Social Media Photography Campaign Takes Stand Against Domestic Violence


domestic violence

#ITakeAStand was meant to educate people about the alarming rate of domestic violence incidents. The social media campaign went on to do so much more than that. Photographer, Wendy Tipene organized a group of more than 50 people to pose with their reason they want to take a stand against the violence. Their reasons brought the crowd to tears.

Such as the story of Corey Woolley. He admits he was too young to remember his father abusing his mother, but he could still see his mother’s suffering. It was that suffering him that inspired him to write a quick message on his white board.

domestic violence

“I take a stand against domestic violence, because my mum still has scars.”

Tipene says that Woolley’s photo created such a powerful moment.

“When he wrote that, the entire room burst into tears.”

It was moments like that inspired Tipene to continue with her project of creating an exhibit of more than 60 images of people taking a stand against domestic violence. In fact, she decided to use social media to reach out to others who want to share their own photos. Users are asked to upload their photos to her social media page with the hashtag #itakeastand or email them to her directly at wendy@wendytipene.com.

The gallery of photos is also available to view on her website, wendytipene.com/take-a-stand.

She hopes that this exhibit will educate and raise money for her cause.

“The more people that see it the more chance it has to help somebody.”

Tipene is asking those that view the gallery to donate to her local charity, the Koha Shed Australia with the reference “Take A Stand.” The organization will use all donations to fund their support services for their domestic violence victims.

If you would like to donate to the #ITakeAStand movement, here is the information:
The Koha Shed Australia INC
Commonwealth Bank Australia
BSB: 064 087
Account number: 10145297

tksa

It seems as if Tipene had always been passionate about advocating against domestic violence. She worked as a volunteer in the poorest areas of her hometown of South East Queensland. According to Tipene’s website, it was during this work that she realized her capabilities to reach out to these victims.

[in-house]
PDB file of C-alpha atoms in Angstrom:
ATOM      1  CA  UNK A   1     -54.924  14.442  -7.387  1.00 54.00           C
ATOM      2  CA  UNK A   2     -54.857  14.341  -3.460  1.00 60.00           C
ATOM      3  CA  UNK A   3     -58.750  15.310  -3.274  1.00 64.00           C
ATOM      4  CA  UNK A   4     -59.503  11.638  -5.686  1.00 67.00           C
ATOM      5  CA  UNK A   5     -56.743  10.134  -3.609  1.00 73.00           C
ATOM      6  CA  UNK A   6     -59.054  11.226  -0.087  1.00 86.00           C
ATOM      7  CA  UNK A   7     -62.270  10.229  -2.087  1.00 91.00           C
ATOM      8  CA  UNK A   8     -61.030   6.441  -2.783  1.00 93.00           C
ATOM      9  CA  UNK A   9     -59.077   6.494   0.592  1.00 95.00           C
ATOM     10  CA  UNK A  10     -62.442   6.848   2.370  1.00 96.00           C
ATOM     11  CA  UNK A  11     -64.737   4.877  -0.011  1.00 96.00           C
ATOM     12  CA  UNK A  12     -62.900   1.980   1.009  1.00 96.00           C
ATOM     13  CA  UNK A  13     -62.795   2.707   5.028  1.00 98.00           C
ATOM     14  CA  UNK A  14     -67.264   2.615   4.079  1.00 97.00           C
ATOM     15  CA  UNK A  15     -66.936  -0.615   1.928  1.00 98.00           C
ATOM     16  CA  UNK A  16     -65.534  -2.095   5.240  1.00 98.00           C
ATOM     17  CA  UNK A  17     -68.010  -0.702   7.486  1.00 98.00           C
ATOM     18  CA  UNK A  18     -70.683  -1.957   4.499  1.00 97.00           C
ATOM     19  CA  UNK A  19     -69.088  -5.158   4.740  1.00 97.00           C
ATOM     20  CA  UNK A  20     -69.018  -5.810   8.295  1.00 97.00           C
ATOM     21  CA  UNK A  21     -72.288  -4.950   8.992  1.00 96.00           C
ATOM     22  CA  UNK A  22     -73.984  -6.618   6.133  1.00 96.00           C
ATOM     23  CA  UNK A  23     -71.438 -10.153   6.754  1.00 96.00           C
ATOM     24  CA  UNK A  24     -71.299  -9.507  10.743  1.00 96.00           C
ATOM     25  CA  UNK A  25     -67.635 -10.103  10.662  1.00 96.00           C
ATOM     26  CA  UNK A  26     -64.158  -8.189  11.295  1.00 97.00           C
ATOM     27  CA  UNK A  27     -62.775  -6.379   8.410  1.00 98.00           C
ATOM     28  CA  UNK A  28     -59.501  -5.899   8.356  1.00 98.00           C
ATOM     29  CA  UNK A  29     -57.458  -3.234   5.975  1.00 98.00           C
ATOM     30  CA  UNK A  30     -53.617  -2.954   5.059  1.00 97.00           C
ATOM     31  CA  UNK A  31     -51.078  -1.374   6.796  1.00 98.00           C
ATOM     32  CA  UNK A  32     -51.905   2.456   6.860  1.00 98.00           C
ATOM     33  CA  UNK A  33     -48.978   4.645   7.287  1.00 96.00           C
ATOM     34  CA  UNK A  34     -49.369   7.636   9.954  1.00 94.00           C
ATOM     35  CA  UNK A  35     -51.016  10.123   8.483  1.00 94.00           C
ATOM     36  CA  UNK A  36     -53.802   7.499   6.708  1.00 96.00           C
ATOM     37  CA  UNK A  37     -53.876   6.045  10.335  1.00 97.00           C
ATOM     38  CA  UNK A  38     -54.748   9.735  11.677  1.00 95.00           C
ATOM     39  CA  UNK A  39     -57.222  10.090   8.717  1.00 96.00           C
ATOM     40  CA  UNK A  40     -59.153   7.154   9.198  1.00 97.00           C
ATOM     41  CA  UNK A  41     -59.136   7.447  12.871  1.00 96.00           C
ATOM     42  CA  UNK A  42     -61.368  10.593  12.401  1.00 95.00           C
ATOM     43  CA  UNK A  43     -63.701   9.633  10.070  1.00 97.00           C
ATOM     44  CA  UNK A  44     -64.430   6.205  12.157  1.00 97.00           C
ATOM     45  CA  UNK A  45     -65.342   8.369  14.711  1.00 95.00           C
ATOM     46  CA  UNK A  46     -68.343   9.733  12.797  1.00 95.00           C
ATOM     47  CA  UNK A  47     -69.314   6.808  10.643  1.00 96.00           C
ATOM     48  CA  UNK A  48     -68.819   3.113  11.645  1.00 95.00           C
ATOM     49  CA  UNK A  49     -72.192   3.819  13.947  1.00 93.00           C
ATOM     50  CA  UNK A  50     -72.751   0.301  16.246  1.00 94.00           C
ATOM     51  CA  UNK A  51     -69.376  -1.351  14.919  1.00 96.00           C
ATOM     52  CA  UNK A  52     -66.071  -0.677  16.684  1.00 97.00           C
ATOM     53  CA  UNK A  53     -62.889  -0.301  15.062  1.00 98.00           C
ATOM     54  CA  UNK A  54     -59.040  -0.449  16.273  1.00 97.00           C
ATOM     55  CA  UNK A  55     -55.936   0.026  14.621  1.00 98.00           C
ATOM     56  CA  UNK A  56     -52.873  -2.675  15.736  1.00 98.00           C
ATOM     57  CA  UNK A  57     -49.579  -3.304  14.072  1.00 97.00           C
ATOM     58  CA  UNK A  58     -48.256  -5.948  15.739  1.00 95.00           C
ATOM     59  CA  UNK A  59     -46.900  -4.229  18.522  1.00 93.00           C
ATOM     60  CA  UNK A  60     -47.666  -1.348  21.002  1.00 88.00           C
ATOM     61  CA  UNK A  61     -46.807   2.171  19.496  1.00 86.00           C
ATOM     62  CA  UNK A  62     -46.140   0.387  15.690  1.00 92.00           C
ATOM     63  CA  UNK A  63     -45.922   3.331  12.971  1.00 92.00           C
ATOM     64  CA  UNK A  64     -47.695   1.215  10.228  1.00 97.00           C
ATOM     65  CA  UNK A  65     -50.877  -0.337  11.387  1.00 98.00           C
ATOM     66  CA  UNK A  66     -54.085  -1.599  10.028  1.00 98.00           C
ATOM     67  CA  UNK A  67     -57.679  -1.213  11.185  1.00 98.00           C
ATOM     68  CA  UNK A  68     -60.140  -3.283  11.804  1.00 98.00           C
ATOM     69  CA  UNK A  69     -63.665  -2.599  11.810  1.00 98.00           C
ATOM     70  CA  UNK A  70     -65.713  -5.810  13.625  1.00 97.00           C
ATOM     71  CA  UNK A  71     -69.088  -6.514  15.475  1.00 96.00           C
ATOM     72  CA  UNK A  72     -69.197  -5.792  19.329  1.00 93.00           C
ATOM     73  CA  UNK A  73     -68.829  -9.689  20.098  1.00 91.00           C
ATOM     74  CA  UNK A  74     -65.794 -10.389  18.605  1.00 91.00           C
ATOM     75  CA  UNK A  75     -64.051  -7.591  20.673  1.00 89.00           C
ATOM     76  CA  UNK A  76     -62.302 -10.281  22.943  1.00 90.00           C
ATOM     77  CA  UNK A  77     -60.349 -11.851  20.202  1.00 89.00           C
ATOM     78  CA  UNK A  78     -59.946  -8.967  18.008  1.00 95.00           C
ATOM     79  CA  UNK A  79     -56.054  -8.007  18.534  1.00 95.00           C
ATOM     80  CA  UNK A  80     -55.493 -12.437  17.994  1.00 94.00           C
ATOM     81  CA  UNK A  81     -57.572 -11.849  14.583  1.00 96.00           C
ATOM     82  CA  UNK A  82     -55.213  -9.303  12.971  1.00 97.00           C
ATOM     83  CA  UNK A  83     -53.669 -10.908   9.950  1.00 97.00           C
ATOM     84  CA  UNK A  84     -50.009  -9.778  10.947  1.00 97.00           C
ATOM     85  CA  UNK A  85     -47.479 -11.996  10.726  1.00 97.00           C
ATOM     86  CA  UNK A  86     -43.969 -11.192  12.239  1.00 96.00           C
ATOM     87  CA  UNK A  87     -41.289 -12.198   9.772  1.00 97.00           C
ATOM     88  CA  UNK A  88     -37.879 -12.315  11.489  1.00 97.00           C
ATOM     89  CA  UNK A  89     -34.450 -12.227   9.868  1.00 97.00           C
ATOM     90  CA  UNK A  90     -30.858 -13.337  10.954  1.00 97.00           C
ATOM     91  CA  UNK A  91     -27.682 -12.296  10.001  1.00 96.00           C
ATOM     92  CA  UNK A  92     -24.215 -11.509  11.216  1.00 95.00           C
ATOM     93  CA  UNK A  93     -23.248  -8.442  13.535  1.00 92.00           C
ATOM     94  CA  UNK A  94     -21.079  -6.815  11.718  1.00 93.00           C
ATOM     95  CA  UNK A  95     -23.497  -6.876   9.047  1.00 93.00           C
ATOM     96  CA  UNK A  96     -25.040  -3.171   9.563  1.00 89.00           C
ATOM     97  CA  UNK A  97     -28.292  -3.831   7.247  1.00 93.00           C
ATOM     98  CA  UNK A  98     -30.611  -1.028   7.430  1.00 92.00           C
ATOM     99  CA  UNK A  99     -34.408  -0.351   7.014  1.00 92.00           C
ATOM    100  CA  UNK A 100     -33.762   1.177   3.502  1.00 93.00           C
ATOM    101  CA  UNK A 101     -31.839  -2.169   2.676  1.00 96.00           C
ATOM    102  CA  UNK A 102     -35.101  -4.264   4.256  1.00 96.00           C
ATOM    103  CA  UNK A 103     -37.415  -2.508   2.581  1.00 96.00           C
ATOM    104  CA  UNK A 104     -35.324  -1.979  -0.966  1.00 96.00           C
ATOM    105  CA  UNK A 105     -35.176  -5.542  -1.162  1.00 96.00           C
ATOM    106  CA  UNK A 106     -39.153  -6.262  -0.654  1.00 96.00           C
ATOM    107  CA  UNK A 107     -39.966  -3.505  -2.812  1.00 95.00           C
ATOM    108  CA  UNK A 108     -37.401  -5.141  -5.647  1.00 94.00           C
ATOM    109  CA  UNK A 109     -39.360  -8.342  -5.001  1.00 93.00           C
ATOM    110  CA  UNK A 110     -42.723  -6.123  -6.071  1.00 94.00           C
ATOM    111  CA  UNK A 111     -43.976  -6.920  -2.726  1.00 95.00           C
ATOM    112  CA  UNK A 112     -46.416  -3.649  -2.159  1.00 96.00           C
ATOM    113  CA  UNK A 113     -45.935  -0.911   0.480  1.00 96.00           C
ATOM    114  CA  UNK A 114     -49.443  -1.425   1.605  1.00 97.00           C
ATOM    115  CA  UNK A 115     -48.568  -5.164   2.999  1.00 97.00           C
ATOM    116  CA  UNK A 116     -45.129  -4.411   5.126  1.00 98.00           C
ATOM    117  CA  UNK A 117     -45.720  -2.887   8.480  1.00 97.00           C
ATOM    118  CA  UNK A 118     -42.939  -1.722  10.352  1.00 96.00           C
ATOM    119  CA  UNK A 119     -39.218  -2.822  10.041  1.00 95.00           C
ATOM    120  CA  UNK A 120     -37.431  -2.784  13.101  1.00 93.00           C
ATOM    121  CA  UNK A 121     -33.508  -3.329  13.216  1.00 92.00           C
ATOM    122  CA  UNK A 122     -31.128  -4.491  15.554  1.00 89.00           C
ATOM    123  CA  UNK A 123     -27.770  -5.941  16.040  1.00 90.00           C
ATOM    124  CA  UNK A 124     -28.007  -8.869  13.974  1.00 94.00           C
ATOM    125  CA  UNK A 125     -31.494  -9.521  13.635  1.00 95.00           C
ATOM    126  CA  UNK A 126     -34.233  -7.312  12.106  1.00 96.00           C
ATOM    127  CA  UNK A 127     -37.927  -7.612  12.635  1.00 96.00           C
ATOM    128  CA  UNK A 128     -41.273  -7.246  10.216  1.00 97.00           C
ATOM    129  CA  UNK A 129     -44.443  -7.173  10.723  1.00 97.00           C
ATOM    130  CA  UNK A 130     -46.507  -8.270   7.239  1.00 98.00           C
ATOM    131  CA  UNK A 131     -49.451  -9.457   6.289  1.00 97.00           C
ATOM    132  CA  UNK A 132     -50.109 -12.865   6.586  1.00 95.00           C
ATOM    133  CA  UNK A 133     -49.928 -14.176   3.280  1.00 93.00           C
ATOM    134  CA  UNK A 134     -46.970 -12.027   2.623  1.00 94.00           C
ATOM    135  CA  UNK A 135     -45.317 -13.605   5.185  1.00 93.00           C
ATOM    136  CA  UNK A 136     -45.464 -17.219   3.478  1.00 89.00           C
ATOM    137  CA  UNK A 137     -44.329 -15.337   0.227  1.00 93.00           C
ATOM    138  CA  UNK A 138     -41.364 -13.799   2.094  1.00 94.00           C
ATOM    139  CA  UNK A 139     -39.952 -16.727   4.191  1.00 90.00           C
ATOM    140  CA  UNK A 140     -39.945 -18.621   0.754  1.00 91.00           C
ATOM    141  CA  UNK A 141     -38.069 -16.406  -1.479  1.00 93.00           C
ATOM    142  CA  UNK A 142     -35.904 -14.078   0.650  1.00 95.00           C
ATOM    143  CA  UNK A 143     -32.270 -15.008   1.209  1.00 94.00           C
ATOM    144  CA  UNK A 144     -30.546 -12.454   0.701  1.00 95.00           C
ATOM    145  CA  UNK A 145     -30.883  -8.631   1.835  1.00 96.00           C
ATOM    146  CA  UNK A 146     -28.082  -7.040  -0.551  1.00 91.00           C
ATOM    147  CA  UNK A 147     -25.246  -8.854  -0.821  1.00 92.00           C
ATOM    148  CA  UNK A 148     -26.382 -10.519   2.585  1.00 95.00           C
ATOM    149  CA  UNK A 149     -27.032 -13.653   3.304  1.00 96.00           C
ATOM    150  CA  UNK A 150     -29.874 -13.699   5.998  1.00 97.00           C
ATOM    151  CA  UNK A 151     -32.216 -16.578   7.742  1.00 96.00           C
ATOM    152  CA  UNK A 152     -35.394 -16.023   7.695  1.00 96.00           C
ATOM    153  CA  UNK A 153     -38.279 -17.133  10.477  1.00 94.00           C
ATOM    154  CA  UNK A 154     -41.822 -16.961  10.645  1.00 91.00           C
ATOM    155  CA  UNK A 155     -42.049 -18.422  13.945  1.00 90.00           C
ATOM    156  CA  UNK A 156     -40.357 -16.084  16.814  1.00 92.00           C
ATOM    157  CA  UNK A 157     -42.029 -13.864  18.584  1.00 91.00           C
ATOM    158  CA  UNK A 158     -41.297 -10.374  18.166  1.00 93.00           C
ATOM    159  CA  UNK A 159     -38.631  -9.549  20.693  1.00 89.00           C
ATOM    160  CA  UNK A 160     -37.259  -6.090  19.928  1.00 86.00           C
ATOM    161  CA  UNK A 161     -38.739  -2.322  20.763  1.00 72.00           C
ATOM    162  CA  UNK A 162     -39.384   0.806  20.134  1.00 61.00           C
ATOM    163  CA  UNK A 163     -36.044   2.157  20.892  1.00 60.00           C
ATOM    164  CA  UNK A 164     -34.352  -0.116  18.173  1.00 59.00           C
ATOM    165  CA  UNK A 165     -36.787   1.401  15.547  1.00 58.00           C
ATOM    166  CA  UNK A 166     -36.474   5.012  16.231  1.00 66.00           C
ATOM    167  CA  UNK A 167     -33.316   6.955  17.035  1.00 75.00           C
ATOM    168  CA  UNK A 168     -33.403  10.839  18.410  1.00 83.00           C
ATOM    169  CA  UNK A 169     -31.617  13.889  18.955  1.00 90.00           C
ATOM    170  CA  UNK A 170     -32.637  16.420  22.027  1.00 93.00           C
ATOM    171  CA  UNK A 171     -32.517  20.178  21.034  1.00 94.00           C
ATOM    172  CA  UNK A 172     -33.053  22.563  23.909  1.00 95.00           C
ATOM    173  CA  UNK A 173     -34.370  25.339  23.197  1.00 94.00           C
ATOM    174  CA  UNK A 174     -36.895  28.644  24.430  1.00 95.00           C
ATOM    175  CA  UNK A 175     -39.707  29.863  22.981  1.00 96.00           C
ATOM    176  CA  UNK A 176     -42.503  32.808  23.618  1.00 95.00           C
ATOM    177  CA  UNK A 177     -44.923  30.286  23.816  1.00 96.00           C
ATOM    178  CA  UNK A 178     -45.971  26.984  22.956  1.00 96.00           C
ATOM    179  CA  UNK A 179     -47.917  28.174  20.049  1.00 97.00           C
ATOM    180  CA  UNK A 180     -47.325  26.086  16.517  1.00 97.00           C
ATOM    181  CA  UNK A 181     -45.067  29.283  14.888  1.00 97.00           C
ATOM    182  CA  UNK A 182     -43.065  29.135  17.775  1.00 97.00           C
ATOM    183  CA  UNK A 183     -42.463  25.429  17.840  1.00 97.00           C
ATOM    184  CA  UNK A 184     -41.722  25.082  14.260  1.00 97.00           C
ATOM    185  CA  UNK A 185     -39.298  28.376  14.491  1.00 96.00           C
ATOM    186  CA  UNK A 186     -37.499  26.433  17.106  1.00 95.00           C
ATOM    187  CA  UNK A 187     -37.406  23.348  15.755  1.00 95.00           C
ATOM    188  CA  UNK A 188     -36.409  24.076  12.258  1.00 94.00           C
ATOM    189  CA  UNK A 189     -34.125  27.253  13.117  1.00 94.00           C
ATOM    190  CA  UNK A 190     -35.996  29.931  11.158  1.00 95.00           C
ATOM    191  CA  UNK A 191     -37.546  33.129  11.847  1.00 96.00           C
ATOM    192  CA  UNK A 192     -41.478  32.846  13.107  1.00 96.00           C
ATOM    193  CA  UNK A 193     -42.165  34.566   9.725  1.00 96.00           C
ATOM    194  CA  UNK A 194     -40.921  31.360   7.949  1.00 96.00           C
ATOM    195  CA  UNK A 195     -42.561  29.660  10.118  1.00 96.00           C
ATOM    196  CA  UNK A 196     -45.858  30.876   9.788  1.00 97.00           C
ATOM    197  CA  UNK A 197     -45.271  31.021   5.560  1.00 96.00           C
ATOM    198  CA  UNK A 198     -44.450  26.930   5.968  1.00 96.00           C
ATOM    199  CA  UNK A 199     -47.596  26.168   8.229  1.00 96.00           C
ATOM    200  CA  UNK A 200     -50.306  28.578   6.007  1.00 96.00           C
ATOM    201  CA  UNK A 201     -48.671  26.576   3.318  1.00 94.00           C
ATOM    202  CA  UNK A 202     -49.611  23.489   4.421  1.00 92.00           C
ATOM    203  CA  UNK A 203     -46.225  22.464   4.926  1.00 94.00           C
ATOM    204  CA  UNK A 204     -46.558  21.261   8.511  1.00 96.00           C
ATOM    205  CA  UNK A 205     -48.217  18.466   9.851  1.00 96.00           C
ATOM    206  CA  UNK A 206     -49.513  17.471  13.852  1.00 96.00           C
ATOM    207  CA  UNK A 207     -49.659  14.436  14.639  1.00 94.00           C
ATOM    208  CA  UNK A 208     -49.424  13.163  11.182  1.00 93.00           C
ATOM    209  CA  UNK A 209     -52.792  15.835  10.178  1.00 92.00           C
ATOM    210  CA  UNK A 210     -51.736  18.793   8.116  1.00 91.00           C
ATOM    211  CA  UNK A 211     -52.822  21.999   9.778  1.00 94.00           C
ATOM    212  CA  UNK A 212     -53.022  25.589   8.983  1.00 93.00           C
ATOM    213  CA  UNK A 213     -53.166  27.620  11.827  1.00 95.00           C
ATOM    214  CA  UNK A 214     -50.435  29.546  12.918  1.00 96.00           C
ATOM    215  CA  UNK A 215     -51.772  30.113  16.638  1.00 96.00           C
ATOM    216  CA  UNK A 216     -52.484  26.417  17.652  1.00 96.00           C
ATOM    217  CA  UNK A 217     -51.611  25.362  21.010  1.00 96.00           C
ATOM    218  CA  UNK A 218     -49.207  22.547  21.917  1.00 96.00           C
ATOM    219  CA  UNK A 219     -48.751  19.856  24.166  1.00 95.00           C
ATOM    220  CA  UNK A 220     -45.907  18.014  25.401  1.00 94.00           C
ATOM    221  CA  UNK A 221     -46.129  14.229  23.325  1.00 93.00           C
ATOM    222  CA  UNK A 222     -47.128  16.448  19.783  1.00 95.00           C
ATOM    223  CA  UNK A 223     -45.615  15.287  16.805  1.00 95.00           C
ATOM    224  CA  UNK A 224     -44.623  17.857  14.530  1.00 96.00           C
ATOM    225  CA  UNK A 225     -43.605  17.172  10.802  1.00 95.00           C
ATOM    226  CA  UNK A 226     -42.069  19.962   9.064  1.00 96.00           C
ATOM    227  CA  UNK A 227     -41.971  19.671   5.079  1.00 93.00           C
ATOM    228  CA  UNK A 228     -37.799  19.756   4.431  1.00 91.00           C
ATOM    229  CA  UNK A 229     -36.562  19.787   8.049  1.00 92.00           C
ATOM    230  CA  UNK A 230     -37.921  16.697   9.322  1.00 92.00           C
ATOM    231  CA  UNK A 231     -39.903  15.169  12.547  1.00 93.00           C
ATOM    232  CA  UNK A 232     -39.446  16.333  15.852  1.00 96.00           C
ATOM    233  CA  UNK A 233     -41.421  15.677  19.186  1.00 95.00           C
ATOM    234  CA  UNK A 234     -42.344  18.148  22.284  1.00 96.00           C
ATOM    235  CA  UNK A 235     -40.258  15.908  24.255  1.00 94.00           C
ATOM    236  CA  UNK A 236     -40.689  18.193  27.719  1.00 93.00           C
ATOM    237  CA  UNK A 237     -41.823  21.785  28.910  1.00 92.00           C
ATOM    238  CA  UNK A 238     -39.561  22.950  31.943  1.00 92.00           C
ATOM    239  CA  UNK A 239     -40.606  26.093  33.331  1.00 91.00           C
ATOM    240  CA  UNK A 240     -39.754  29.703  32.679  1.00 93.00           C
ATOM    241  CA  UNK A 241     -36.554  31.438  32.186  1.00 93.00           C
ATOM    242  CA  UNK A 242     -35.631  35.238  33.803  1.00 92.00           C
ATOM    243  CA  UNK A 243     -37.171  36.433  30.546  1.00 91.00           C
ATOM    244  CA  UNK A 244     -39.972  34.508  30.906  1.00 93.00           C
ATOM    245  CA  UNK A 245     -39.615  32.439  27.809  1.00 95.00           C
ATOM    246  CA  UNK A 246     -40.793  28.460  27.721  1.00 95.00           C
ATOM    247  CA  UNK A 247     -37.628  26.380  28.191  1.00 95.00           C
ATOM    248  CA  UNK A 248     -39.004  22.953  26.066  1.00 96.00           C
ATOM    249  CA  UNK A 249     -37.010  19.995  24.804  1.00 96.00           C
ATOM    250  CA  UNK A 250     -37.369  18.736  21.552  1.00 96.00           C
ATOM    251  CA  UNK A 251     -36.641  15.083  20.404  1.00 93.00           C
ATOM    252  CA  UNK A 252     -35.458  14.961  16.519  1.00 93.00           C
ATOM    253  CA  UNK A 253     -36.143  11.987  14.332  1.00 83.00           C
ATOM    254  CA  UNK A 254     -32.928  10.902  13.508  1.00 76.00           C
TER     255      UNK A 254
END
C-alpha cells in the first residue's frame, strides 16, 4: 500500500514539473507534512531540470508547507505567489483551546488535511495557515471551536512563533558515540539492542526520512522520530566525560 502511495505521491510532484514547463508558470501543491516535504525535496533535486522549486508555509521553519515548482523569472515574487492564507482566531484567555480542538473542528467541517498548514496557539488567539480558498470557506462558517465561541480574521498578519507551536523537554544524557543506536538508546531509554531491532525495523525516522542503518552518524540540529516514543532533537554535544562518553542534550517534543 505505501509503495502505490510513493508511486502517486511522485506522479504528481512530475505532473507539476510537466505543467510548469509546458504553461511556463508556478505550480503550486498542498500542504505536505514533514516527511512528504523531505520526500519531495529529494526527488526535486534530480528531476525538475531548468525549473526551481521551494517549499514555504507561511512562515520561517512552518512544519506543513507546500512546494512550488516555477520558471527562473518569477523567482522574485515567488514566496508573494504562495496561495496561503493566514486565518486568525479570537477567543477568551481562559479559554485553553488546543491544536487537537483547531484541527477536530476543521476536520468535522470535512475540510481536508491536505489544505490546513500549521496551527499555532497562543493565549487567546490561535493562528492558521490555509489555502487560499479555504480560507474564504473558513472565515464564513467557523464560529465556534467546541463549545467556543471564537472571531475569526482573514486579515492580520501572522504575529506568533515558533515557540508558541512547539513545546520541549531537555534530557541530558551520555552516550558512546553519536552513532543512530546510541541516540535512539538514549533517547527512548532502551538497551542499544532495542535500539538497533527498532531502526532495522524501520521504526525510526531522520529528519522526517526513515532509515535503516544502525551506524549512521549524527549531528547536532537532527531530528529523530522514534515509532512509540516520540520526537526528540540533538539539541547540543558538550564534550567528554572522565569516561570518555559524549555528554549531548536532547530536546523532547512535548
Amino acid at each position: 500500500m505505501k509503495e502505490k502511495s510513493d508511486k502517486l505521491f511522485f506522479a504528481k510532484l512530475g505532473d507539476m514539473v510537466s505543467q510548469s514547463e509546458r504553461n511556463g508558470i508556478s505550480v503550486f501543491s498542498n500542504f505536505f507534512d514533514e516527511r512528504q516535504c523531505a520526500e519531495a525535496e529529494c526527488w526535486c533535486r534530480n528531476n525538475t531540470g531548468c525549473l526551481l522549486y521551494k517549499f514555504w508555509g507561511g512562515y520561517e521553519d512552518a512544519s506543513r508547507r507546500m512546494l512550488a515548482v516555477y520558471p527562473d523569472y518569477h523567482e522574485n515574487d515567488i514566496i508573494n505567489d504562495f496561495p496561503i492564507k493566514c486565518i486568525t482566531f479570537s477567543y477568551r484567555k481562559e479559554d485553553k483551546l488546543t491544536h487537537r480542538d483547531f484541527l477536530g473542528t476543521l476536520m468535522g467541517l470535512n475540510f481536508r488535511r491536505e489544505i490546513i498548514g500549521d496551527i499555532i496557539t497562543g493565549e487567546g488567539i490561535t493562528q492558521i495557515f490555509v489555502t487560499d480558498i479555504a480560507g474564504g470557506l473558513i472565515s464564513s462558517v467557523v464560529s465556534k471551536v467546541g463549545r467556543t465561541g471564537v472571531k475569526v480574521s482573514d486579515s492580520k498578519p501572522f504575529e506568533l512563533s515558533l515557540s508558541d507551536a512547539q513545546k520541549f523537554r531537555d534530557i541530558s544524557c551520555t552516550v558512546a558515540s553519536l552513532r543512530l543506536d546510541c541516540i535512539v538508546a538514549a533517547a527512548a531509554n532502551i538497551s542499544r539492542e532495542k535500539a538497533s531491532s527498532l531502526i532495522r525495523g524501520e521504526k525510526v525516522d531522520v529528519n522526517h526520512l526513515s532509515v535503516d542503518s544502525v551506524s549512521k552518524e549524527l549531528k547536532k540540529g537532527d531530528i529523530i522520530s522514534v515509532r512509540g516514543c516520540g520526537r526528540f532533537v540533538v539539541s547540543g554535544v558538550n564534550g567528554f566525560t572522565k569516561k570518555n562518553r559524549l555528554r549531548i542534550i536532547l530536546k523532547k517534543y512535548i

“Wendy then decided to follow her passion for photography and now uses the medium to communicate awareness and to promote stand against domestic violence. The Take a Stand body of work has been developed to help bring awareness to Domestic Violence on a local and national scale,” the website reads. “Wendy has captured 65 portraits of men, women and children from diverse cultural, economic and geographic backgrounds. This number reflects the number deaths caused by domestic violence in Australia in 2015.”

Some of the reasons Tipene’s subjects are taking a stand against domestic violence vary from survivors, children, family and friends.

The thought-provoking signs bear many messages staring with, “I take a stand against domestic violence…”

#itakeastand

“because people get hurt.”
“stand up, speak out, say to your mate ‘It is not OK'”
“breeding in our homes.”
“as there’s been too many deaths.”
“it’s hard to walk away but it’s harder to stay. I walked away… life gets better I promise.”

domestic violence

This is not the first time that domestic violence has become a hot topic on social media. There have been several other awareness campaigns fueled by social media, such as the “black dot” campaign. This movement was another example of the way these campaigns can go viral on Facebook. Back in September, this effort advised victims of domestic abuse to put a small black dot on the palm of their hand to alert others that they needed help.

The original creator says it was seen by millions by people and had helped several women to get away from their abuser. However, the campaign was eventually removed from Facebook because some argued it could alert the abuser. Domestic violence attorneys explain that these campaigns have great intentions but by going viral, it is hard to keep victims on a confidential basis. For example, if an abuser sees the black dot on their victim’s hand, it would reveal that the victim is seeking help. This would most likely anger their abuser, leading to more violence.

If you are a victim of domestic violence or suspect someone else may be, speak up. You never know who’s life you may save.

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